Lawmakers eyeing special election for PM as way out of gridlock

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Yamina leader Naftali Bennett, Prime Minister Benjamin Netanyahu and Shas leader Aryeh Deri | Photo: Yonatan Sindel / Flash 90

The hope is that a special vote would give Israelis a clear choice for prime minister and give him or her a mandate to form a government.

Shas is trying to convince other parties to band together and vote to change Israel’s electoral system so that a special election for prime minister would take place, Channel 12 News reported Sunday.

The plan was apparently a result of a meeting between Shas leader Aryeh Deri and Yamina leader Naftali Bennett.

The hope is that this special vote would present Israelis with a clear choice for prime minister and give him or her a mandate to form a government, thus paving a way out of the political stalemate that has emerged following the March 23 election.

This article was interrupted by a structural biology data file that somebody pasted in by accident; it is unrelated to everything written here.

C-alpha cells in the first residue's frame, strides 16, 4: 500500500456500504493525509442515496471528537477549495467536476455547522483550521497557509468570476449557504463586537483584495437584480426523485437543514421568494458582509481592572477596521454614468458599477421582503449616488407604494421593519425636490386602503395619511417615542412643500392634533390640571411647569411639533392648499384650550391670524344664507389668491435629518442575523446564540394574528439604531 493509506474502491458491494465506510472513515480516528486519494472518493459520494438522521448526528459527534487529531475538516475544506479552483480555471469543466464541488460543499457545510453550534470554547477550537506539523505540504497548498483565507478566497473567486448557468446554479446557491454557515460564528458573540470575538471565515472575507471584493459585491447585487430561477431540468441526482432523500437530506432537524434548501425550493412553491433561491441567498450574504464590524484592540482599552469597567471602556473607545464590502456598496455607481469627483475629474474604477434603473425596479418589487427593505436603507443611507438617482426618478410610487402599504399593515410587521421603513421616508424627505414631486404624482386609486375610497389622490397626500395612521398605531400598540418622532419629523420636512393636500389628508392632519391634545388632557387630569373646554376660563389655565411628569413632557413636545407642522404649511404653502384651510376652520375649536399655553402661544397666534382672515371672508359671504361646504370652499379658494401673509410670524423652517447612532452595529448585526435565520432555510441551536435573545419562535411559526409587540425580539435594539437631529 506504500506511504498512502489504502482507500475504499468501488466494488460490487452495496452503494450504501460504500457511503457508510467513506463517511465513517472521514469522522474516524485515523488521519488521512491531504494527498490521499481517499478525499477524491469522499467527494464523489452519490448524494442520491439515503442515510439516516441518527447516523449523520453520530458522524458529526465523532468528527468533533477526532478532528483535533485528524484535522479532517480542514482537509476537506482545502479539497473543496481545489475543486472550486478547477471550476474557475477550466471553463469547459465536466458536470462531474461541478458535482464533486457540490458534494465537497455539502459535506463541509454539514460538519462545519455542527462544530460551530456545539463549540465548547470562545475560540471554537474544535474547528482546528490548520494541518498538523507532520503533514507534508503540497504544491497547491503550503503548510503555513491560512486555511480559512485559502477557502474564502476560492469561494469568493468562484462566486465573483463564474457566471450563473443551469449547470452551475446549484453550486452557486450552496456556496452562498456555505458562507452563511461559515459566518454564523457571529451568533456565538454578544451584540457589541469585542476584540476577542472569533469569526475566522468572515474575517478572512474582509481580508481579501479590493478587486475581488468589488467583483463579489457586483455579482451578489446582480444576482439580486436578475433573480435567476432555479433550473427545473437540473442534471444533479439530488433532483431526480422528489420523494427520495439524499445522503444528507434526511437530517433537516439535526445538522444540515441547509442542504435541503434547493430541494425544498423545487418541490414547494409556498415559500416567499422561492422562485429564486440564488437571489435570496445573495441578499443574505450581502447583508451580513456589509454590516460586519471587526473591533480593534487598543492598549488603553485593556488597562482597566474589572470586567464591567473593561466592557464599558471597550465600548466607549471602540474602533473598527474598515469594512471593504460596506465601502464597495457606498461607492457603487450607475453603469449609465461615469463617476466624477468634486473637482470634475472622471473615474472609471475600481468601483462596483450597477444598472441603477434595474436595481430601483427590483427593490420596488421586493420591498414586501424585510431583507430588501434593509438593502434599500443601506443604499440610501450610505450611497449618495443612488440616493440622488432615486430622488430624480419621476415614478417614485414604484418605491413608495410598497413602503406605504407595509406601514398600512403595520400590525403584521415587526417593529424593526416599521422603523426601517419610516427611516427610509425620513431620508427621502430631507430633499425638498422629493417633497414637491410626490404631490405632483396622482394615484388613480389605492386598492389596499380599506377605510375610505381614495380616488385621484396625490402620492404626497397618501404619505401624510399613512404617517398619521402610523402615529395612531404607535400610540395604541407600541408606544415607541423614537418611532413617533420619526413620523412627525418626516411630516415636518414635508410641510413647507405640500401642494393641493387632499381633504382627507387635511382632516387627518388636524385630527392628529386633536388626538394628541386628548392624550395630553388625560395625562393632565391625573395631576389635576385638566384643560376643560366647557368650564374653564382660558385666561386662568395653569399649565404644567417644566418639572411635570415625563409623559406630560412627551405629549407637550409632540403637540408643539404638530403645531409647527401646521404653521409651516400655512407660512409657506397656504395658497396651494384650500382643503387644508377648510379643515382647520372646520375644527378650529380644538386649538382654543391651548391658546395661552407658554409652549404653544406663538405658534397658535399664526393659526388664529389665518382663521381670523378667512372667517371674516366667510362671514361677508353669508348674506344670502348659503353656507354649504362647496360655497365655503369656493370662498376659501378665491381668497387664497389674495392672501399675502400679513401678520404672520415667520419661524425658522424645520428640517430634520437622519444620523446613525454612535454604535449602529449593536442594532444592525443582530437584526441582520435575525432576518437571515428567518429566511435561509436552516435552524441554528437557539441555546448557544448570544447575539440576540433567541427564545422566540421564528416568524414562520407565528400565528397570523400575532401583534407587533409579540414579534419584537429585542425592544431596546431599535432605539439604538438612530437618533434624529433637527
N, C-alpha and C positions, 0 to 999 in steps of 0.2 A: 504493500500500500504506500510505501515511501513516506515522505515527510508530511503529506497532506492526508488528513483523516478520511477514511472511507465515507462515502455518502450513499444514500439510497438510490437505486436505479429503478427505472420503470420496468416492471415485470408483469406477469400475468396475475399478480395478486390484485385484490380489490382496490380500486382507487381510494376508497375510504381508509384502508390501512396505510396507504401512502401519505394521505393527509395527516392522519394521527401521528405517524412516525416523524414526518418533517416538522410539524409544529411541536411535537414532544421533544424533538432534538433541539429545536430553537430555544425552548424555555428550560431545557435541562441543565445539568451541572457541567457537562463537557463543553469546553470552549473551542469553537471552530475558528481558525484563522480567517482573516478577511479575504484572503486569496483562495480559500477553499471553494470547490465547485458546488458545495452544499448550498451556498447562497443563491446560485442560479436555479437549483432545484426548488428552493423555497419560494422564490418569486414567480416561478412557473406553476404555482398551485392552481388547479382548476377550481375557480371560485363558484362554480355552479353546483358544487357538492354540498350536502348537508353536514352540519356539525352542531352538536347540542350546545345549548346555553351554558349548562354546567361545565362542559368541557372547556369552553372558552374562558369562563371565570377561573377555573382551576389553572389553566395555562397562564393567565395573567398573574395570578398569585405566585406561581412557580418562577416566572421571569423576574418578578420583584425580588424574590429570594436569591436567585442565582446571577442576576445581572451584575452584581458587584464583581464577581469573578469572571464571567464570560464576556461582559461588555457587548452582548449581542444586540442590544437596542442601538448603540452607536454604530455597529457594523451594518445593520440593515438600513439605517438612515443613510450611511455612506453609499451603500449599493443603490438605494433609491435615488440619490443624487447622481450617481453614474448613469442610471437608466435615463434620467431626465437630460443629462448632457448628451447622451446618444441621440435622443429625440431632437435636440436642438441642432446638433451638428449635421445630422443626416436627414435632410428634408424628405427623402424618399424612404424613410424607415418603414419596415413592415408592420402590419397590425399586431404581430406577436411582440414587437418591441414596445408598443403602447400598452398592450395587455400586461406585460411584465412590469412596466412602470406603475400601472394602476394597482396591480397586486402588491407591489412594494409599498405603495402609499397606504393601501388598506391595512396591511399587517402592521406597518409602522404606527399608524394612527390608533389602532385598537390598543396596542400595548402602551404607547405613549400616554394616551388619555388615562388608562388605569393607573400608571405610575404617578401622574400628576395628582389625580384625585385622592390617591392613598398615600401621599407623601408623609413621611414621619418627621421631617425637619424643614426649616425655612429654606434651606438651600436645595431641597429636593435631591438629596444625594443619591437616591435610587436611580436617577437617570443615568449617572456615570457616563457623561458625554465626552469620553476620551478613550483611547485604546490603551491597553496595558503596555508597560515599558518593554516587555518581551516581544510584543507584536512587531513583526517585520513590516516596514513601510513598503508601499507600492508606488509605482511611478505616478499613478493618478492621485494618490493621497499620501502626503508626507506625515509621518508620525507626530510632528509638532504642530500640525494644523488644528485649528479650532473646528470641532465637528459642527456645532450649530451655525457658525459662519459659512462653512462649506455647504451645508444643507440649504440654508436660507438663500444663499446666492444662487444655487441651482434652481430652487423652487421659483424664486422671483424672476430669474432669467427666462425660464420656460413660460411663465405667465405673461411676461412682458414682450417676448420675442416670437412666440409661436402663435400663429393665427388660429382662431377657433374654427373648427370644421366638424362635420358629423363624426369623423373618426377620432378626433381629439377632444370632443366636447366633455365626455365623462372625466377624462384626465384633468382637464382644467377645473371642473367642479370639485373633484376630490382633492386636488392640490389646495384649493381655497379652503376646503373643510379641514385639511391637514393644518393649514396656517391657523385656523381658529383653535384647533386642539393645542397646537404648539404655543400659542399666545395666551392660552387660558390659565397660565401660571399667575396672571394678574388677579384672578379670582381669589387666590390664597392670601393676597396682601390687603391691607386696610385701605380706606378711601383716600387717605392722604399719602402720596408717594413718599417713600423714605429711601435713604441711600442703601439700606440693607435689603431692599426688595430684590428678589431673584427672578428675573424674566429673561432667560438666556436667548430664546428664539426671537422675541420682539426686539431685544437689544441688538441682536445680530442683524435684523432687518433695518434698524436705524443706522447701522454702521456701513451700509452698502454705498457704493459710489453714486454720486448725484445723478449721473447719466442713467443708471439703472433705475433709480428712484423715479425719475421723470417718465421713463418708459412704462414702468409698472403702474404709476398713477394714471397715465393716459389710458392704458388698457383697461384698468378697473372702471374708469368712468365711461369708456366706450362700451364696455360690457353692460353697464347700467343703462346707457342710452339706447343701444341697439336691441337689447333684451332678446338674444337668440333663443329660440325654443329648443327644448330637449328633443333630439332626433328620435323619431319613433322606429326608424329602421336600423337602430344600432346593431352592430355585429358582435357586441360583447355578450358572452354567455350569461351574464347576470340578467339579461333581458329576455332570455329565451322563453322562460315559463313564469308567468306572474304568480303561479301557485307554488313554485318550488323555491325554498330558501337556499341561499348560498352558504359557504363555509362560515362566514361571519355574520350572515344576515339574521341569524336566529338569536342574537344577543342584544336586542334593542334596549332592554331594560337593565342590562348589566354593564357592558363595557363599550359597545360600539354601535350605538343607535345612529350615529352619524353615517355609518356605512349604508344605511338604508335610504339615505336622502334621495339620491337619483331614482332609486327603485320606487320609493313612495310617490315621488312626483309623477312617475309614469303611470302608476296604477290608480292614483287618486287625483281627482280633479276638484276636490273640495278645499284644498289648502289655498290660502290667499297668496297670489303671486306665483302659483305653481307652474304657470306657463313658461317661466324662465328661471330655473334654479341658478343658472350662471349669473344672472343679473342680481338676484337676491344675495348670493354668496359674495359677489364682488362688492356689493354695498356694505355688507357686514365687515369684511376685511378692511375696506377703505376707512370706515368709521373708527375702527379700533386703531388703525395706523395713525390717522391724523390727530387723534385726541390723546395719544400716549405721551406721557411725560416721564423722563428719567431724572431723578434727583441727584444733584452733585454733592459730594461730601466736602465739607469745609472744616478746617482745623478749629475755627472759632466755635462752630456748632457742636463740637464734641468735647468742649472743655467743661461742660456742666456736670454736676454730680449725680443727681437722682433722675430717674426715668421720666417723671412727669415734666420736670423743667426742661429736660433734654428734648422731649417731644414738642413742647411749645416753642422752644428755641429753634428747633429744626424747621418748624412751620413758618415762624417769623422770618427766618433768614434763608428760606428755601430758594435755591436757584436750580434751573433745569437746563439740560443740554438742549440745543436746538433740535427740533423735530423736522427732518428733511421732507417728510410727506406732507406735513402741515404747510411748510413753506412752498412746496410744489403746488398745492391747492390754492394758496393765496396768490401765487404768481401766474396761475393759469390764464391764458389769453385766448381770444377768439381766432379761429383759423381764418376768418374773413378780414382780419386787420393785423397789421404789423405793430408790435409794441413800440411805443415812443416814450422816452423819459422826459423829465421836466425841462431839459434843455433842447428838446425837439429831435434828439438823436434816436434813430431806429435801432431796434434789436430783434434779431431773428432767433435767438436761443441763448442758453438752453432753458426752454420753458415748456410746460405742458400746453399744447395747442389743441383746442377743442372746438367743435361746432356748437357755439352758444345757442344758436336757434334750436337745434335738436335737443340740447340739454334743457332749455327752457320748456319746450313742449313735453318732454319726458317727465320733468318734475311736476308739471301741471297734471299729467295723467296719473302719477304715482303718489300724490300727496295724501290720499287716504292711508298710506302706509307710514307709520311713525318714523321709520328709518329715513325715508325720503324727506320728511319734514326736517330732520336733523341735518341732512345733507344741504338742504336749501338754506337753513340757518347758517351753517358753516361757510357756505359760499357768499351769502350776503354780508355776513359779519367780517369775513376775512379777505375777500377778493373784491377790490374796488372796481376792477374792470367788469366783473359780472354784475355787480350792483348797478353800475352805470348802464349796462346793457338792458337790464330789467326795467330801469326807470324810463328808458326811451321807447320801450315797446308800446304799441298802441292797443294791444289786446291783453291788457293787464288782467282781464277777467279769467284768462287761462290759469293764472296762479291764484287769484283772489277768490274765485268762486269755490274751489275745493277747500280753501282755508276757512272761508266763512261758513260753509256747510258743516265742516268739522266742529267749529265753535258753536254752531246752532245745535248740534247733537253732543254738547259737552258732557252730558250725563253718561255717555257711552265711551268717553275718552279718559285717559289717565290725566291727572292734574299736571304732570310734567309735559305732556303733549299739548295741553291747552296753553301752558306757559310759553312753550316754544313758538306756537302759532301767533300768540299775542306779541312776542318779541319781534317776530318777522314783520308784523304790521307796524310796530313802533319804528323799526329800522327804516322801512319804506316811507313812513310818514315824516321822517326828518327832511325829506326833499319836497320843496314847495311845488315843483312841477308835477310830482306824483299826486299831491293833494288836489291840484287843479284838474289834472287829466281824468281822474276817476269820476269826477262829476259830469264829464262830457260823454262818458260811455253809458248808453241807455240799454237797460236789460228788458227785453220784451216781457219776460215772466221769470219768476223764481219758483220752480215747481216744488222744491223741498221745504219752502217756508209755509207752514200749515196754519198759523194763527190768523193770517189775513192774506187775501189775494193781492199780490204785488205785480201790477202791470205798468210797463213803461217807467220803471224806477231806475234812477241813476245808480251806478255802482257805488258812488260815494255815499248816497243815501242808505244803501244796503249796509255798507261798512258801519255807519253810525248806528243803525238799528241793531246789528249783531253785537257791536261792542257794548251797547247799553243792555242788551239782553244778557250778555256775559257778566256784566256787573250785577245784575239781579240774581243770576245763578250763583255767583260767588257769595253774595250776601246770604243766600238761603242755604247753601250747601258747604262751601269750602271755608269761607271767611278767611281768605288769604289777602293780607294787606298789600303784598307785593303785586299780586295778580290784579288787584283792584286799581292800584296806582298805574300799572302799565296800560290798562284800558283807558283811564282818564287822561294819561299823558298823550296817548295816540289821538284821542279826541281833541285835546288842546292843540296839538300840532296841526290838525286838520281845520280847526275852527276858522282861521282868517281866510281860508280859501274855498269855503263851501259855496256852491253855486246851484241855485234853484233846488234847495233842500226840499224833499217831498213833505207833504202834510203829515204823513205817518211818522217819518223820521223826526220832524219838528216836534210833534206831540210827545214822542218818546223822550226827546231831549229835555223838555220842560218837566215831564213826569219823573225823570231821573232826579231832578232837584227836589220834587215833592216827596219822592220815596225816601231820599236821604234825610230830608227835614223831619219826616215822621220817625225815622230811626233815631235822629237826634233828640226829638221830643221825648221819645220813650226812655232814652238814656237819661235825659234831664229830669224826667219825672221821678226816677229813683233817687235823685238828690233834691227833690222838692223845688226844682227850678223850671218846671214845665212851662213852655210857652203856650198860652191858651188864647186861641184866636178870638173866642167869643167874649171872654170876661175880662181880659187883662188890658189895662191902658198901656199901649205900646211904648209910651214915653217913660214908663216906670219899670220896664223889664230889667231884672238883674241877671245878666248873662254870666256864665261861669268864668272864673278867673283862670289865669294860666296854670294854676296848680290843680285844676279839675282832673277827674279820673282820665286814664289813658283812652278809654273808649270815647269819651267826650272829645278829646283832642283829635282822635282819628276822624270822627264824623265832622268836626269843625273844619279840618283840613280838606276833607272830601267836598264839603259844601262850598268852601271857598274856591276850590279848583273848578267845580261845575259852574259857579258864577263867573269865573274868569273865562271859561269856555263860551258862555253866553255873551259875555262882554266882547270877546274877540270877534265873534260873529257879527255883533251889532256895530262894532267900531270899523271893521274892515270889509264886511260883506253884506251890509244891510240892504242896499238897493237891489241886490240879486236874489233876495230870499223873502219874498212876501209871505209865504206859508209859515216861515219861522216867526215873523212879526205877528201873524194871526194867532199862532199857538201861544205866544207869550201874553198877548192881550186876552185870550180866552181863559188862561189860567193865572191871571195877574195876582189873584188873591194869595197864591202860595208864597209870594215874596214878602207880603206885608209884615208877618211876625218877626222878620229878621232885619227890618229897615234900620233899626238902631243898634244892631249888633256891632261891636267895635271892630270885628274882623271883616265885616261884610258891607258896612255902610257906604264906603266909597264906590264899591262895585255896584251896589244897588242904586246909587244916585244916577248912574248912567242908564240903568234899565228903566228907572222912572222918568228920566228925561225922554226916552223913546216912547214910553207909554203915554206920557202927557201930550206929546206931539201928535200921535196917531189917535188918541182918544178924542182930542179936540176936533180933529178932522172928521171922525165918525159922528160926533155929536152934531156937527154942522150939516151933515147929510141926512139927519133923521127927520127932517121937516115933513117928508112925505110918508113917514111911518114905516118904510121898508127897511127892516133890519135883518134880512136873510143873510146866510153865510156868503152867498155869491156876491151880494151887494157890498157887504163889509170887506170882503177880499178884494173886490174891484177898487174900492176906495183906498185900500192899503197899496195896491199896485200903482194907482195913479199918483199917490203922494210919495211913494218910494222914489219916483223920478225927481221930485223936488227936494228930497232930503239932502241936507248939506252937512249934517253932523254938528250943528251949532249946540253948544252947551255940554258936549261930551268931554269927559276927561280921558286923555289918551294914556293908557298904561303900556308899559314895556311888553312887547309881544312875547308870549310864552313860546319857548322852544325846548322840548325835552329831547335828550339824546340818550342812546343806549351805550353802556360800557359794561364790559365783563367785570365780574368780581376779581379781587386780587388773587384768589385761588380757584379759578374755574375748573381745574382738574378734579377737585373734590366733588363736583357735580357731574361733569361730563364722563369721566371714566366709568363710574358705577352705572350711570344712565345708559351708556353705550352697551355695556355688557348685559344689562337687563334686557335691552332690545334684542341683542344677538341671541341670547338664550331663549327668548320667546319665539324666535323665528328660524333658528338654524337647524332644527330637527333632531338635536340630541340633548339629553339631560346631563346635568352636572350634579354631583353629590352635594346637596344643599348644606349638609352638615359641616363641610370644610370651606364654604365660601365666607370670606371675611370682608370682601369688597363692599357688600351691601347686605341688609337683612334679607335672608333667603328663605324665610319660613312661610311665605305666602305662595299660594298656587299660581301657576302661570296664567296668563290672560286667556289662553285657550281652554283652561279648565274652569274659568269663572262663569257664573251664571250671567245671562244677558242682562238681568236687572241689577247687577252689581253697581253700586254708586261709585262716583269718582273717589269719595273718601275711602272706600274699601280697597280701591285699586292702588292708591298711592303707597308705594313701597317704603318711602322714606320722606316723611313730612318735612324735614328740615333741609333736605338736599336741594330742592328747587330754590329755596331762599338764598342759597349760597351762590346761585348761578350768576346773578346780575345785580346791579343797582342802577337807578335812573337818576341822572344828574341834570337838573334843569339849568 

Under Israel’s current electoral laws, the Knesset has to vote to swear in a government in
a confidence vote, but like the past 3 elections, the most recent election ended with neither political bloc securing such support to present a government for approval.

According to the Channel 12 News report, Netanyahu has lent his support for the special election bill, especially because he is struggling to convince his right-wing allies to enter a coalition with Arab party Ra’am or even form a government with indirect support from its lawmakers.

Netanyahu called on New Hope leader and former Likud lawmaker Gideon Sa’ar to come back to the governing party on Sunday, but so far Sa’ar has only increased his attacks and criticized the prime minister for using the Diplomatic-Security Cabinet to “destroy Israel’s state institutions.”

Meanwhile, Yesh Atid leader Yair Lapid, who is considered to be the alternative to Netanyahu in the Knesset, called on all parties opposing the prime minister to “form an Israeli unity government.”

Lapid hopes he would get the presidential nod to form a government if Netanyahu fails to swear in a government by the deadline in two weeks, but it appears that he has yet to convince right-wing lawmakers to back him.

(Israel Hayom).

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